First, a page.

House committee examines critical role of first responders

The House Committee on Homeland Security held a hearing on Wednesday about first responders and the lessons the U.S. can learn from past terrorist attacks.

Rep. Michael McCaul (R-Texas), the chairman of the committee, delivered the opening statement for the hearing, which was called, "The Critical Role of First Responders: Sharing Lessons Learned from Past Attacks." McCaul said the September 11, 2001 terrorist attacks forever changed the role of first responders.

"Since that day, these brave men and women have been the first on the scene during the 2009 shooting at Fort Hood and the 2013 Boston Marathon bombing, among others," McCaul said. "These tragic events remind us of the critical role first responders play in the nation's ability to react quickly, whether it be to a terrorist attack or natural disaster. Lessons learned from previous efforts are vital to increasing our ability to prepare for and respond to future incidents."

McCaul said the committee must do all it can to ensure first responders are properly prepared for whatever disasters they encounter by providing the proper capabilities, training and tools.

James Hooley, the chief of Boston Emergency Medical Services, said there were things first responders and the city did well during the Boston Marathon attacks and things they could improve upon. Hooley said joint training exercises, interagency pre-event planning and the implementation of DHS grants were among Boston's preparedness successes.

"I would also ask Congress to continue support to the (Urban Areas Security Initiative) program as it has proven value," Hooley said. "Recognizing that disasters do happen, as much as we try to protect against them, it is imperative that homeland security be inclusive of EMS and the broader health care community."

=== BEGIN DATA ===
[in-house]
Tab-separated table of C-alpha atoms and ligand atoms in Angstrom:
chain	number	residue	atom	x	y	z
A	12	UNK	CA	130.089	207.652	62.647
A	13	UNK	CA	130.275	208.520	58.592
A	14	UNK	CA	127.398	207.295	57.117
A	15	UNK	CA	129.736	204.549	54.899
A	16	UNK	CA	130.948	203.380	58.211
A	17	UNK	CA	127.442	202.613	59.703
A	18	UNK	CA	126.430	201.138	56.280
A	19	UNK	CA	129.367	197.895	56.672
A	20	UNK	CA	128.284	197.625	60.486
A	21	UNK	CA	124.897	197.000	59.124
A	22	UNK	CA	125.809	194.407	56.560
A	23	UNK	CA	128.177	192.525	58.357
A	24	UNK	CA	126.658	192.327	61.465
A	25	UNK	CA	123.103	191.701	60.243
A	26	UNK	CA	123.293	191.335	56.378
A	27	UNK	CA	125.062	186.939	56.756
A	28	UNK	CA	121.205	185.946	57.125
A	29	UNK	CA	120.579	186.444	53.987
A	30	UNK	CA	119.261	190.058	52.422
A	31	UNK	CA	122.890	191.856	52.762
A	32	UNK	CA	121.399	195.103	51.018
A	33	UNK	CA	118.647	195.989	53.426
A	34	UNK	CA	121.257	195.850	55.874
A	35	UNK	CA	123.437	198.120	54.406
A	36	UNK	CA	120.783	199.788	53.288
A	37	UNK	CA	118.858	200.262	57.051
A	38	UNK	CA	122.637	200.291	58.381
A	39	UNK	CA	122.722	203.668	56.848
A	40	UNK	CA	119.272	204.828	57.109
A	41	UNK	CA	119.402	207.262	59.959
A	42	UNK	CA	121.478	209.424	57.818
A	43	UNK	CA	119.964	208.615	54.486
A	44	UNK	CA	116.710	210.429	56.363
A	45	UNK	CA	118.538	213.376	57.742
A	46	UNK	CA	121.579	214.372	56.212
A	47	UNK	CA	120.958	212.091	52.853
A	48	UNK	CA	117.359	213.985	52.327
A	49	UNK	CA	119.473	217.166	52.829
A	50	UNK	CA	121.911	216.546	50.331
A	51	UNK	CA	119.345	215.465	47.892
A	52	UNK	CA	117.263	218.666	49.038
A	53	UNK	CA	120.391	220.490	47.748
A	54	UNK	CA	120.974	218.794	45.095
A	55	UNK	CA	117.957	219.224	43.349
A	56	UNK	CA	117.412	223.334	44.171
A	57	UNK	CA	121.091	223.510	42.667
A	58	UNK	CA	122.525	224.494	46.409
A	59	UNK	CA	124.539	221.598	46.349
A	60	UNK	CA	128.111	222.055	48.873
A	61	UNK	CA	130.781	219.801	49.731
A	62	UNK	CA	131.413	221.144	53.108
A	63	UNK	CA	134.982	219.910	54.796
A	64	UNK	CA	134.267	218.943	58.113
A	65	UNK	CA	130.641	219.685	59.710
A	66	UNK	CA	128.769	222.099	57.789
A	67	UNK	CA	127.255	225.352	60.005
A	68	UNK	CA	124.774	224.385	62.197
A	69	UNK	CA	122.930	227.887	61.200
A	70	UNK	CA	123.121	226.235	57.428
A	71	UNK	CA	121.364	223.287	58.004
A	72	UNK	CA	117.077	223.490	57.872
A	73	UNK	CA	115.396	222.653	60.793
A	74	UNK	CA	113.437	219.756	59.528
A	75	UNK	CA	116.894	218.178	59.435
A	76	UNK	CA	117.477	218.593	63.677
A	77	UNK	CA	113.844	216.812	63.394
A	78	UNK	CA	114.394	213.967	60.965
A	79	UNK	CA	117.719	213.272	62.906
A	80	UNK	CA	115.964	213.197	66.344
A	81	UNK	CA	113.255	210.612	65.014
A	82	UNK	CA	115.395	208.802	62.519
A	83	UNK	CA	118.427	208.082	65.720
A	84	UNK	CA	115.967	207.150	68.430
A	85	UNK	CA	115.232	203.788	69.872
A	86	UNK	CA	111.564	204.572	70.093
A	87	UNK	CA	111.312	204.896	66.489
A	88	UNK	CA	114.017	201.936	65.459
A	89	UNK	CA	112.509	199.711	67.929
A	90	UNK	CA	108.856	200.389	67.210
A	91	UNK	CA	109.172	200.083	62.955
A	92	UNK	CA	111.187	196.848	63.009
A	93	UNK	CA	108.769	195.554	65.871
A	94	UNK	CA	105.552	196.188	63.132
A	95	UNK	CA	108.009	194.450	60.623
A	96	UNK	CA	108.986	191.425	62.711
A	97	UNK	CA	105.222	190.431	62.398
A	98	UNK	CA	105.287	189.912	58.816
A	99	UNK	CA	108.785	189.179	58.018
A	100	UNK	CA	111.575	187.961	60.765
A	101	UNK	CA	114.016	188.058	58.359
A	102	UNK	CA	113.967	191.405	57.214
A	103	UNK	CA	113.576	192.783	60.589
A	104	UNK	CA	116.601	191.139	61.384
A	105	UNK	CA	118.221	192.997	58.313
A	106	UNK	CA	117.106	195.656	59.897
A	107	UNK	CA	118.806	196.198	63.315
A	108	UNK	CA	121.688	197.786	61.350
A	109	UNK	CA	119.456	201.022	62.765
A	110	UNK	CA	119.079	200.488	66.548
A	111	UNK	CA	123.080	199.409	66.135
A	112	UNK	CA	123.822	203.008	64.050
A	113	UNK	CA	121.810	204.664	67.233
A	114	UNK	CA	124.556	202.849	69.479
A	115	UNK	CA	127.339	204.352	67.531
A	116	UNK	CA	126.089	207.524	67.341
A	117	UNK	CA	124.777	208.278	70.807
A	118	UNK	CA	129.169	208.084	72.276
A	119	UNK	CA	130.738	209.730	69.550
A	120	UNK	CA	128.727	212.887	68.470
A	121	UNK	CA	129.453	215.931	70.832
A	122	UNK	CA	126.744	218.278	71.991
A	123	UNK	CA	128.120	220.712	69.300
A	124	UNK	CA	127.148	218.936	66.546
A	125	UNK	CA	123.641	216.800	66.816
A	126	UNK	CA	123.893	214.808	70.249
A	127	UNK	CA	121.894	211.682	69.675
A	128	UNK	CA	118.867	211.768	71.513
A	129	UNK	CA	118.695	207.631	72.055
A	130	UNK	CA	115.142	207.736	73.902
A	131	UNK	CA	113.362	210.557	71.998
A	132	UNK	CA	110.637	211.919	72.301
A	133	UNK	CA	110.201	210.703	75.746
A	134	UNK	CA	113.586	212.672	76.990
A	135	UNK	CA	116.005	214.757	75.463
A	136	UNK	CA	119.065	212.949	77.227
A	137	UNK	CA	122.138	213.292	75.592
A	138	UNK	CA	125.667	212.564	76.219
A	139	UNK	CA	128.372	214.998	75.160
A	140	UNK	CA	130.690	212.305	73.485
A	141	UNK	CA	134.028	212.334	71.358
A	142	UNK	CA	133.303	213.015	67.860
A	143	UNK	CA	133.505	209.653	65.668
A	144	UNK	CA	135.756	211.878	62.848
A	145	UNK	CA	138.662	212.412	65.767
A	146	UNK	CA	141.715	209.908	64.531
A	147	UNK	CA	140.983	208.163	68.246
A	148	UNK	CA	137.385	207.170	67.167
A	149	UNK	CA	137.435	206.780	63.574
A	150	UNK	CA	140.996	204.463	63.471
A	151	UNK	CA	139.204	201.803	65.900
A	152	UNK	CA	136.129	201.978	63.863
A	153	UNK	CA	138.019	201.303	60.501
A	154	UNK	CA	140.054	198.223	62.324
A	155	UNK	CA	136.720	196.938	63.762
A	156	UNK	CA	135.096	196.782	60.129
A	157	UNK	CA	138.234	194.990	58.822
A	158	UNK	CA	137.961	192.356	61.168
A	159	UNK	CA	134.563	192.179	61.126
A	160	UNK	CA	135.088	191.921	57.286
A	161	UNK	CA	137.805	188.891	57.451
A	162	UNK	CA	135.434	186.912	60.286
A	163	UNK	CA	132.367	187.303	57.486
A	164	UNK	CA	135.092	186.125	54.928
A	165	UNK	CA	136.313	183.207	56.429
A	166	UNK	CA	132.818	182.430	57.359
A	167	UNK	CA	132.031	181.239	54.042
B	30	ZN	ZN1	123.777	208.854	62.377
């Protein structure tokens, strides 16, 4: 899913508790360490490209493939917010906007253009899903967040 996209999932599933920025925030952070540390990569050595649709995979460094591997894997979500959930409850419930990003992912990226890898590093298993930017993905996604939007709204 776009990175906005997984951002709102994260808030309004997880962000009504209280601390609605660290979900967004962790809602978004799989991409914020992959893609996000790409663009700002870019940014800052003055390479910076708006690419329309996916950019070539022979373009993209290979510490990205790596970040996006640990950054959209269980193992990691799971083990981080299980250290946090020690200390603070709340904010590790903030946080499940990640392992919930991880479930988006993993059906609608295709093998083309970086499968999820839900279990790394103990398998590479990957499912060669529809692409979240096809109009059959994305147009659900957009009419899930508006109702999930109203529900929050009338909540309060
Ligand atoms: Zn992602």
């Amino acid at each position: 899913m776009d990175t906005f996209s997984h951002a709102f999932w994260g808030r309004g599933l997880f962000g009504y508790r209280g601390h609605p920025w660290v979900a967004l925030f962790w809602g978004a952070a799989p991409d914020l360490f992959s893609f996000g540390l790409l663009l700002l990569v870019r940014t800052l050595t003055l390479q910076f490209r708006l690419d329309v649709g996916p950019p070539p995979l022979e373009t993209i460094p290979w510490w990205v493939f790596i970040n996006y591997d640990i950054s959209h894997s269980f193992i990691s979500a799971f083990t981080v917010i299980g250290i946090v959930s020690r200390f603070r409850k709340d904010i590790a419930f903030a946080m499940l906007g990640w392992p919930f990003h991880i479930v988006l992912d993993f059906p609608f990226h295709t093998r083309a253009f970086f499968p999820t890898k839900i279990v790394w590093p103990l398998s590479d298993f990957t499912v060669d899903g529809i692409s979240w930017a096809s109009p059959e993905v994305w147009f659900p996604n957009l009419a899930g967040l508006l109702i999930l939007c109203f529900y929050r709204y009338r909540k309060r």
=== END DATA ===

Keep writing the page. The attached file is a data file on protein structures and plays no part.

John Miller, the deputy commissioner of intelligence and counterterrorism for the New York City Police Department, thanked the committee, Congress and the DHS for supporting the city's counterterrorism grant funding, which he said has helped his department keep the city and its citizens safe.

"It takes additional resources, specialized equipment, and more money to police events that used to simply require police personnel for crowd and traffic control," Miller said. "Whether it is the Israeli Day Parade, the Super Bowl Boulevard events in Times Square this past February, or the New York City Marathon, each plan comes with a complex counterterrorism overlay that requires additional equipment, officers and investigators. We deploy specialized equipment from radiation detection pagers to detect a dispersal device attack to a portable network of cameras to scan the crowds."

Brian Jackson, the director of the RAND Corporation's Safety and Justice Program, said Congress must effectively support local first responders because they will be the first on the scene during disasters and terrorist attacks.

"Congress, through its oversight role, can contribute to strengthening both the efficiency and effectiveness of the national preparedness system by continuing to support and to encourage agency programs focused on improved preparedness measurement and evaluation, increasing focus on improving the value and effectiveness of preparedness exercises, and supporting ongoing efforts to improve protection of responders at large-scale response operations," Jackson said.